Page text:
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Why babies need to suck

Baby with NUK Glow-in-the-dark soother

By Burgie Ireland RN RM SANC

Babies start sucking long before they’re born. In fact, they start doing this when they’re seven or eight weeks old in the womb. By six months gestation, babies are able to suck and swallow, and by seven months, some are sucking fingers, thumbs and toes.

Babies suck to survive and self-sooth (called non-nutritive sucking). They’re able to coordinate sucking, swallowing and breathing by 32 weeks gestation – which puts premature babies at risk because they’ve not yet developed this reflex. Until such time, premature babies are tube-fed. Their sucking reflex can be stimulated with the help of a specially designed pacifier that’s small enough to prevent gagging. These pacifiers are shaped to mimic the nipple so that premmies are able to make a transition from bottle/cup feeding to breast feeding with ease. These soft pacifiers are designed to fit against the baby’s delicate palate, and this helps to prevent long-term damage to this tissue.    

Sucking helps to stimulate digestion – particularly in colicky babies who struggle to settle down after feeds. Sucking also help babies to cope with pain – from circumcision to vaccination jabs.  Thumb and finger suckers often find it difficult to give up this habit – after all, these aren’t disposable! This can become problematic after teething – especially when permanent teeth start pushing through. Orthodontically designed pacifiers help to prevent permanent tooth misalignment.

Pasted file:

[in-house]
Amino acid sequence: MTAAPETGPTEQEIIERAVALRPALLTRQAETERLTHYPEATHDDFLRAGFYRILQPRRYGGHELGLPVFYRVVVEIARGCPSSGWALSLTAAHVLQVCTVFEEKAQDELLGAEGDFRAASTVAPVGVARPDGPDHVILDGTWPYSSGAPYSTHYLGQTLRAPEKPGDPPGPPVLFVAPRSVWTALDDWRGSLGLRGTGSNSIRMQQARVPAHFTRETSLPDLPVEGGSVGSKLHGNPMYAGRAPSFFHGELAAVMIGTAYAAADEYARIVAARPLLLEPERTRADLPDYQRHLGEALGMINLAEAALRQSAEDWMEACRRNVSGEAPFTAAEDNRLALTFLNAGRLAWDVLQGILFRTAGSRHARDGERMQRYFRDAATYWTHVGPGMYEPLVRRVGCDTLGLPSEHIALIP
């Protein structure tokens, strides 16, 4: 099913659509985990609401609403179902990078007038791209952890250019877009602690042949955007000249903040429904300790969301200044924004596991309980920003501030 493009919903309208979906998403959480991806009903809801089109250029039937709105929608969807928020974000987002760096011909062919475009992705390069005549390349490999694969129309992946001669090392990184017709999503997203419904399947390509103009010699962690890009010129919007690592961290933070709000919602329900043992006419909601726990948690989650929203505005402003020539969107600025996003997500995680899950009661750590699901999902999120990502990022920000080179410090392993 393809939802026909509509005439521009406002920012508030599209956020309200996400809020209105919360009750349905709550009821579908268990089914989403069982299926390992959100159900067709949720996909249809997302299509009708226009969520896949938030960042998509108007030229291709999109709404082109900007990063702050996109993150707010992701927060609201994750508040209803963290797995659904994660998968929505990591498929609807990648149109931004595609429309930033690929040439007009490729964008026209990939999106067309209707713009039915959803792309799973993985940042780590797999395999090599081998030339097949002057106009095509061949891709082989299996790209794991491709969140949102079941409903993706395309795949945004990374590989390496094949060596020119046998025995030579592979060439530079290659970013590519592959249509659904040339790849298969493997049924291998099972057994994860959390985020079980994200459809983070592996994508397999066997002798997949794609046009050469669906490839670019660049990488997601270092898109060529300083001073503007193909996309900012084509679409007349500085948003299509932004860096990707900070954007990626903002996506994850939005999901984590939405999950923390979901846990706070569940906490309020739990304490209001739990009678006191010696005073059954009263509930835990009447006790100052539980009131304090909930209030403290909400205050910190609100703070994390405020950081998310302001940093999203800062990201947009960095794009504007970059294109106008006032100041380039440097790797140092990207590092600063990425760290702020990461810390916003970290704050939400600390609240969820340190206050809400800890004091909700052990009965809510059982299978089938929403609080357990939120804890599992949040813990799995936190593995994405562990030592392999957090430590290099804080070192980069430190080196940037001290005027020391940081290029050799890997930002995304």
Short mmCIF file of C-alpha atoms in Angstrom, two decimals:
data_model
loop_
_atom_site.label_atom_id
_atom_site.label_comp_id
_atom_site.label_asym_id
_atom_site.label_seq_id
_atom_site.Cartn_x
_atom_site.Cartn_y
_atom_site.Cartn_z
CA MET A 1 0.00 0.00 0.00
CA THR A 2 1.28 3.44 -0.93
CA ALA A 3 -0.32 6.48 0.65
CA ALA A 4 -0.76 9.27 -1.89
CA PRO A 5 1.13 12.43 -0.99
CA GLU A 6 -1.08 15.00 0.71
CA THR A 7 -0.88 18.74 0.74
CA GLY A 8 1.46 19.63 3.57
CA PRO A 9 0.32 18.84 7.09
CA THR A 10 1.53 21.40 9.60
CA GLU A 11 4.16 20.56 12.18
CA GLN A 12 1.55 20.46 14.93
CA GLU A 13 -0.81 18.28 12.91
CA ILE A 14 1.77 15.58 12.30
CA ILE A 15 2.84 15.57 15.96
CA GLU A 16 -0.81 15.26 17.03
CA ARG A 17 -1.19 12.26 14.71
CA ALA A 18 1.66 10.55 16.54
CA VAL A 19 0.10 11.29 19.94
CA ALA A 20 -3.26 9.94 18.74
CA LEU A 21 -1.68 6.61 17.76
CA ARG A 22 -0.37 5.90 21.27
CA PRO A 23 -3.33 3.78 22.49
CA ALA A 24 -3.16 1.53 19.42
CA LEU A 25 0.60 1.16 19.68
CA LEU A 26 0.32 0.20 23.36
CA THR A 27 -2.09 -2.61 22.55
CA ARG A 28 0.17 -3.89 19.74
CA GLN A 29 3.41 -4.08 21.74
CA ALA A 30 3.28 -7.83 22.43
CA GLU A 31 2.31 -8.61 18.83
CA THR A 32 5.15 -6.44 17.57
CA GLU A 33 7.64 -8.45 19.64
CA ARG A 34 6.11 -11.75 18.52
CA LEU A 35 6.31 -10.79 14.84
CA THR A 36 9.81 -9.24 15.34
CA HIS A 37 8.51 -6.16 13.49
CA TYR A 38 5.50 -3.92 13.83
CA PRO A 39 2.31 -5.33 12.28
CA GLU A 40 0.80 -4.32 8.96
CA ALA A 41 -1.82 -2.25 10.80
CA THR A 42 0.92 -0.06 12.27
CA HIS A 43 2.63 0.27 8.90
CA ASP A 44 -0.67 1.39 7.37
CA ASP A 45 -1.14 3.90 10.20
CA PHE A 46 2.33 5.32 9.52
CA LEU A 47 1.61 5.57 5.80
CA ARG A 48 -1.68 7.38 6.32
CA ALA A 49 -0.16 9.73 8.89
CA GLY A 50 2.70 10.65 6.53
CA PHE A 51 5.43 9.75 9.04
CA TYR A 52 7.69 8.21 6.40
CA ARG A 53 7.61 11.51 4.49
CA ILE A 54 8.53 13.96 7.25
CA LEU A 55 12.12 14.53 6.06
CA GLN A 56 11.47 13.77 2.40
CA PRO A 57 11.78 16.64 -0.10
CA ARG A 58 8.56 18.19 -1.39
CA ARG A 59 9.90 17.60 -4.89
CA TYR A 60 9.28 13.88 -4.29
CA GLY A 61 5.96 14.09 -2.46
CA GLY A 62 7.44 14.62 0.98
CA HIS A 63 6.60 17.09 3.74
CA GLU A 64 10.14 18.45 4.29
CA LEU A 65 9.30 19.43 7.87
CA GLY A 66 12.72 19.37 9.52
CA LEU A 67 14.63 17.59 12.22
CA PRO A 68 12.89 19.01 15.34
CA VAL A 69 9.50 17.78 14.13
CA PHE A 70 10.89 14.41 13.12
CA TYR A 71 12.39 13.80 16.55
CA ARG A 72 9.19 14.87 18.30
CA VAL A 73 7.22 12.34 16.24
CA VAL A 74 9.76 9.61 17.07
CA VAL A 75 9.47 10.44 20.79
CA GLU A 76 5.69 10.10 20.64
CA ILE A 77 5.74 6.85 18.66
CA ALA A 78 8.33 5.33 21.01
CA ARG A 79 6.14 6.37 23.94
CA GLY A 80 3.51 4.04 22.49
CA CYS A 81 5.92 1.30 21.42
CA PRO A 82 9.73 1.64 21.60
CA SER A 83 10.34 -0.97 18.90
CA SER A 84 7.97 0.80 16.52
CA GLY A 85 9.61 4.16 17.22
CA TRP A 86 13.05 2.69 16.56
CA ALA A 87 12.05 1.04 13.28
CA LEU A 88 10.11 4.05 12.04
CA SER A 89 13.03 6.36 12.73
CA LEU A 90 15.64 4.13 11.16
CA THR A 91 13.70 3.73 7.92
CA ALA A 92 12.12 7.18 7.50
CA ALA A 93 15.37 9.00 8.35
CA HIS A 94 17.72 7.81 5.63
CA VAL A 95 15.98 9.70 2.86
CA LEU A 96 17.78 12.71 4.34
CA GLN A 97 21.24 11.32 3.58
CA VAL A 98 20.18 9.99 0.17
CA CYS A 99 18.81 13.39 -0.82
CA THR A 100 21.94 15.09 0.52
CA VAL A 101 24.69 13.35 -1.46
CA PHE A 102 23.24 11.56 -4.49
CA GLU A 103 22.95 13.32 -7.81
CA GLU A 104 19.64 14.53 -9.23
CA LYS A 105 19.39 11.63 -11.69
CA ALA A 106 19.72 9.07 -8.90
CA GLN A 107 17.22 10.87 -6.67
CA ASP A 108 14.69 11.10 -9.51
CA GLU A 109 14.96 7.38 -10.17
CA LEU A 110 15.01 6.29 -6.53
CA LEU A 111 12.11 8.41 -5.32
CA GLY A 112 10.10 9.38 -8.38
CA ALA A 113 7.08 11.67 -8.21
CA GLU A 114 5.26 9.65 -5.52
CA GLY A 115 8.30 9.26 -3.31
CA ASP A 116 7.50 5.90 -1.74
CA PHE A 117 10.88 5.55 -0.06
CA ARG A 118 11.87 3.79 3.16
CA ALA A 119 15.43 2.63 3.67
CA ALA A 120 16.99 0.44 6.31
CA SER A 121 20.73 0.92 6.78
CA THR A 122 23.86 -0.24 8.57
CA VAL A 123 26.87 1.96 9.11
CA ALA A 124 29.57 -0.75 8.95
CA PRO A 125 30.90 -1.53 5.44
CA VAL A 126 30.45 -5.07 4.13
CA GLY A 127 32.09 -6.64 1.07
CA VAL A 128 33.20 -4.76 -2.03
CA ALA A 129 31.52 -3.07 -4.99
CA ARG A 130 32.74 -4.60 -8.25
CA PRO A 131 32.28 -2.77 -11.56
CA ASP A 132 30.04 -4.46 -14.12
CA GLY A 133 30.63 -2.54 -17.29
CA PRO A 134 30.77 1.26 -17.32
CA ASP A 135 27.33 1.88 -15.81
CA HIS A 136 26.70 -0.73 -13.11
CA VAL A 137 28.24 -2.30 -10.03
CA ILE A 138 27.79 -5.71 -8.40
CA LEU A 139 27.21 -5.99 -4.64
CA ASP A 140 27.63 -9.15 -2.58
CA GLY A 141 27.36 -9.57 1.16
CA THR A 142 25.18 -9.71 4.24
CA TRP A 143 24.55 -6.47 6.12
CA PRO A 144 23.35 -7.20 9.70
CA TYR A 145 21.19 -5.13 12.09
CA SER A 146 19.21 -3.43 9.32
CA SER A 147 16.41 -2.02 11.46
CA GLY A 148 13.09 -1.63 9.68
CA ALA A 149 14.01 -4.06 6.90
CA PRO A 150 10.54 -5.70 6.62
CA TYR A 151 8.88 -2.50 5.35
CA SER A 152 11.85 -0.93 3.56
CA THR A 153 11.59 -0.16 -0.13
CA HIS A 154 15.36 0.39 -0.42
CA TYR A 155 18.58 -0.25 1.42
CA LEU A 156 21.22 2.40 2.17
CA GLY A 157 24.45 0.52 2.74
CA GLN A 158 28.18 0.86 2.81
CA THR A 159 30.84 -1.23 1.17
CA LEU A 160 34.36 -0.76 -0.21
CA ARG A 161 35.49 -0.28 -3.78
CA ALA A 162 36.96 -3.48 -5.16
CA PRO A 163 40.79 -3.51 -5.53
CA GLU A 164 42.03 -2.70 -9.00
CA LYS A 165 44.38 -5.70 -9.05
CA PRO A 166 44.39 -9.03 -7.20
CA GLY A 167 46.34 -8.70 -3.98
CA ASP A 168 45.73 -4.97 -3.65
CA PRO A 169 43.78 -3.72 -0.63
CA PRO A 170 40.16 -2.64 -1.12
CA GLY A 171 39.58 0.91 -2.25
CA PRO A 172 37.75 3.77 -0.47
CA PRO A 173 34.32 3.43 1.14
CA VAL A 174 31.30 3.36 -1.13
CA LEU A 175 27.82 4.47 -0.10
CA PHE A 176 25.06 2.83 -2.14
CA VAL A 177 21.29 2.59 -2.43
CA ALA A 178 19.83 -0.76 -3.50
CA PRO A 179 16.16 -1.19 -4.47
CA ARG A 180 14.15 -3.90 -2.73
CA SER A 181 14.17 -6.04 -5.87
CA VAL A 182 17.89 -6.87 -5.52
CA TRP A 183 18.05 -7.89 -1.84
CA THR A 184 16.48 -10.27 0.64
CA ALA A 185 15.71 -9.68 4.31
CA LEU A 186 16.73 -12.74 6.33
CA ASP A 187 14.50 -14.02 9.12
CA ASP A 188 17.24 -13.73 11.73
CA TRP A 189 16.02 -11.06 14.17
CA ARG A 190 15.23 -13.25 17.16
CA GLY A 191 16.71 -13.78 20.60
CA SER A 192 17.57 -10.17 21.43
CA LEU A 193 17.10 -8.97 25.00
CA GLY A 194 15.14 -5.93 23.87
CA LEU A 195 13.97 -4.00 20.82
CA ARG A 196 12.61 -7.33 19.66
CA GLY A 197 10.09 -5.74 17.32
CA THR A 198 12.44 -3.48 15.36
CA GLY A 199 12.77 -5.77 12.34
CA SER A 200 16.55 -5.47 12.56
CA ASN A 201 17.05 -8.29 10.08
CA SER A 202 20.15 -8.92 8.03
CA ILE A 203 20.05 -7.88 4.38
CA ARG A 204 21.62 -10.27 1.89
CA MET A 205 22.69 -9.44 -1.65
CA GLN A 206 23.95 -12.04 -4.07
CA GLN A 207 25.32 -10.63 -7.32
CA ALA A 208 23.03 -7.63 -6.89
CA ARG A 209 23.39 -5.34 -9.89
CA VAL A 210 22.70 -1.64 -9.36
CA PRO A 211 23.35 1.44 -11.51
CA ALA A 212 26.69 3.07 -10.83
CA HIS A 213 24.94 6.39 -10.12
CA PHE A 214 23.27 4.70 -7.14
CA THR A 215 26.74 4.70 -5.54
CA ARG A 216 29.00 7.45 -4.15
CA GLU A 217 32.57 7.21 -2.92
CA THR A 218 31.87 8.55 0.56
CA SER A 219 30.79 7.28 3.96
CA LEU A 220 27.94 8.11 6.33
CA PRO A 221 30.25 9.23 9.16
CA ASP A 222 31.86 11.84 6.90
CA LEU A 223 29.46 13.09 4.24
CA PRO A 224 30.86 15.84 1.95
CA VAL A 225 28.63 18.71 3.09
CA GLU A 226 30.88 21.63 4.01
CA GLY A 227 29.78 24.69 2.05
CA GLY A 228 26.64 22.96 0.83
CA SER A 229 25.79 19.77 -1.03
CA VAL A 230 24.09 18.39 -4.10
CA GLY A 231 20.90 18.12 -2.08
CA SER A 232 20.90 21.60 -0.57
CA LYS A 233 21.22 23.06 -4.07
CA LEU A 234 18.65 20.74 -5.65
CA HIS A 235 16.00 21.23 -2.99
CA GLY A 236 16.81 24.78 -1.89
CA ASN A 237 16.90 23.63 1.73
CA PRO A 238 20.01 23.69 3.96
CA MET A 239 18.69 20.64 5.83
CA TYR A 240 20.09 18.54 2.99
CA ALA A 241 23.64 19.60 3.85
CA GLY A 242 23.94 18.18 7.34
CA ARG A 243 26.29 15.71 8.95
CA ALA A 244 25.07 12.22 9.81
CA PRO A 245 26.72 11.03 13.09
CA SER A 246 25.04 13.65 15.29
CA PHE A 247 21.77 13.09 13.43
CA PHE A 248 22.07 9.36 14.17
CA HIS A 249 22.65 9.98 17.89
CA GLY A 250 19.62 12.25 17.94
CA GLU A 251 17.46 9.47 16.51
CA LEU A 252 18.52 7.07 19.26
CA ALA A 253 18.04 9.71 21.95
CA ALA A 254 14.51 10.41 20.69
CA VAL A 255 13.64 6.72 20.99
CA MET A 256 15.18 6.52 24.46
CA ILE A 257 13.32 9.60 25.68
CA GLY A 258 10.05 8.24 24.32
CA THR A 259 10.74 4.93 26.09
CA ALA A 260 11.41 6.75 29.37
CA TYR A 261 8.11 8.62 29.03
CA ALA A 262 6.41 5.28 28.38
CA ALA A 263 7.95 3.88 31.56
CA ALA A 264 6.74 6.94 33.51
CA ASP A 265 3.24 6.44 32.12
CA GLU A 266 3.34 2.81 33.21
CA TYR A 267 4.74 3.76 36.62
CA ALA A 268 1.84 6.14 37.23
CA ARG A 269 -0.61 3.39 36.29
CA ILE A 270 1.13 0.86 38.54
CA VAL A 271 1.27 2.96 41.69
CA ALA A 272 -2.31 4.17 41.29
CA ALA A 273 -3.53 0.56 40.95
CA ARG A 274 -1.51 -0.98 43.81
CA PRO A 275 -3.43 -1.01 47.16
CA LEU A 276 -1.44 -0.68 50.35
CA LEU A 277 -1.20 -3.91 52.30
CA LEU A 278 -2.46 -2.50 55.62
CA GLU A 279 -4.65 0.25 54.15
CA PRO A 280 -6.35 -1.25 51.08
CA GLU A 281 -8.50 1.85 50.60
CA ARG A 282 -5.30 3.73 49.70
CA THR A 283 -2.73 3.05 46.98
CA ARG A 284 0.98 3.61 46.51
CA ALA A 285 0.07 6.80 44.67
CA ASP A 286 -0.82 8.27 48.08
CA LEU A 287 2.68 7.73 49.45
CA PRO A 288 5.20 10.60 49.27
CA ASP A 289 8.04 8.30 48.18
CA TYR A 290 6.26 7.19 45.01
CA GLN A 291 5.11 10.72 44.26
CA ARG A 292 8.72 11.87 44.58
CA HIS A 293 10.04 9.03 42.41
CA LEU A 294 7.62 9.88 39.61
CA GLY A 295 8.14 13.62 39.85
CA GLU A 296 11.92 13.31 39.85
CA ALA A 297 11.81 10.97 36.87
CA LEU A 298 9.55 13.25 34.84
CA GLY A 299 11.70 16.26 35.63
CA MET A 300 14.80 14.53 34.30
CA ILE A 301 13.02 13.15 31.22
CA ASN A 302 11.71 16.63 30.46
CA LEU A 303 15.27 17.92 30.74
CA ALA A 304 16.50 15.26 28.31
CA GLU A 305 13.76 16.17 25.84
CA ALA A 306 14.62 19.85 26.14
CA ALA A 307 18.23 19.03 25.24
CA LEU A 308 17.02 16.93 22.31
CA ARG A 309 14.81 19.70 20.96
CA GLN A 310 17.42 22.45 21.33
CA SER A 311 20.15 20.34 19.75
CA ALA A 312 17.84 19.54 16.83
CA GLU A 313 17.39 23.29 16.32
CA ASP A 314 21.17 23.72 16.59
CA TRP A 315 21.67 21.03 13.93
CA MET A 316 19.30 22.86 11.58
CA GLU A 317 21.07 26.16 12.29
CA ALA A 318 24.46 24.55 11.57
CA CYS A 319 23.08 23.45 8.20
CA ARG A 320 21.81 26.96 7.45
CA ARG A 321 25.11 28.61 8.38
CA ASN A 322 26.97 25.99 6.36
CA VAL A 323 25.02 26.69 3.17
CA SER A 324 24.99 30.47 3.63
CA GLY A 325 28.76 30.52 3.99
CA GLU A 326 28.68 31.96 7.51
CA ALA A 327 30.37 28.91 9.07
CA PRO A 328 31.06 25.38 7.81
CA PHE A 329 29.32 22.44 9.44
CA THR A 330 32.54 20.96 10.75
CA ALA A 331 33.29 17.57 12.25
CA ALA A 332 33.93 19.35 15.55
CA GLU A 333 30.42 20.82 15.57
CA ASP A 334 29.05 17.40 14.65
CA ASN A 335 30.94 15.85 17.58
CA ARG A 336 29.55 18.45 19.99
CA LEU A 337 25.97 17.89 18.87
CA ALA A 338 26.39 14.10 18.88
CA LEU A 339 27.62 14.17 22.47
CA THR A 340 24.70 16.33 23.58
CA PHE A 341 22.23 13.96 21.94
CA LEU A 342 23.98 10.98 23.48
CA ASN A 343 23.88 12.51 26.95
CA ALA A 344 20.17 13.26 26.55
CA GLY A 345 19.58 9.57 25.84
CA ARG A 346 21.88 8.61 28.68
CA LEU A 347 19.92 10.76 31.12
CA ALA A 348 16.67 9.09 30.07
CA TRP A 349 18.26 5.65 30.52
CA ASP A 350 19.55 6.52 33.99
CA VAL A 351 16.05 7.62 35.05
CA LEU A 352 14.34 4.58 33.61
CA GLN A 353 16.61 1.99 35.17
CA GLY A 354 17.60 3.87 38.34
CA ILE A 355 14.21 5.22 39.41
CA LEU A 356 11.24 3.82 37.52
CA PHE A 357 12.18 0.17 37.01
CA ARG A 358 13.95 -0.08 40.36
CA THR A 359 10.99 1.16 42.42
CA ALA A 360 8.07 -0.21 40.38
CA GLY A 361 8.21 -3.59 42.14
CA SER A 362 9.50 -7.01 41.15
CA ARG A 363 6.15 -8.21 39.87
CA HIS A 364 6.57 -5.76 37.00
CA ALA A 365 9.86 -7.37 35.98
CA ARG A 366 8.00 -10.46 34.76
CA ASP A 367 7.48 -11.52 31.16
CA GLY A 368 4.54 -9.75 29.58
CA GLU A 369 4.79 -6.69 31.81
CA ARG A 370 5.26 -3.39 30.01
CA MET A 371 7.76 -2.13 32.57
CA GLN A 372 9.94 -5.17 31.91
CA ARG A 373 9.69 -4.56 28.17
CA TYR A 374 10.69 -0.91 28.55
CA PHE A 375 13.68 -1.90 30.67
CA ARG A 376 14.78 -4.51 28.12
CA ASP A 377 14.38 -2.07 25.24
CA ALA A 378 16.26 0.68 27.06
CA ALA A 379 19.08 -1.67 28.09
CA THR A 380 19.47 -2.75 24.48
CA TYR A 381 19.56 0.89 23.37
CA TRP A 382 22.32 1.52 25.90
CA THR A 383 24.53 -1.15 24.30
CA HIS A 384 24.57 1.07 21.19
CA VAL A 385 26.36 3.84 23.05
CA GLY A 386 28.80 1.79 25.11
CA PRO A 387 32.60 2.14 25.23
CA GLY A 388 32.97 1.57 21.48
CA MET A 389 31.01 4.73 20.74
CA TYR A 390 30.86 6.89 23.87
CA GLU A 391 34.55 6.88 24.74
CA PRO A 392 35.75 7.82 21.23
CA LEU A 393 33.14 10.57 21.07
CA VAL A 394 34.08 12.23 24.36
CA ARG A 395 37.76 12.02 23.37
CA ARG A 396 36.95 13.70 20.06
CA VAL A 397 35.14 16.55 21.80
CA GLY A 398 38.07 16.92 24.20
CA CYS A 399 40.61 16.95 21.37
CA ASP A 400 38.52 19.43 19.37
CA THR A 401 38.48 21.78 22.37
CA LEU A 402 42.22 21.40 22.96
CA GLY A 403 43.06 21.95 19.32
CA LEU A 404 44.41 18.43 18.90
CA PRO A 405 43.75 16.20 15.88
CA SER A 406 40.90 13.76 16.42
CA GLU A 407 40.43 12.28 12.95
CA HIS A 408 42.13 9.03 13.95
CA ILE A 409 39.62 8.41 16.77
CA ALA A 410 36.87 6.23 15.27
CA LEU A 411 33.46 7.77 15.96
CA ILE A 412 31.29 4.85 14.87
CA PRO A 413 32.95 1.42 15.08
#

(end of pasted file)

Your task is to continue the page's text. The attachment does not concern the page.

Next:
Some parents worry that their child will go to ‘big school’ sucking a dummy. Relax. Play school, day care or nursery school usually sorts this problem out. Littlies quickly forget about their insecurities once they’re familiar with their new surroundings. By the age of three, most toddlers only need a pacifier at night, and the next step, persuading them to give their pacifier to a ‘worthy cause’ – e.g., the Easter Bunny – may take a bit of bribery!

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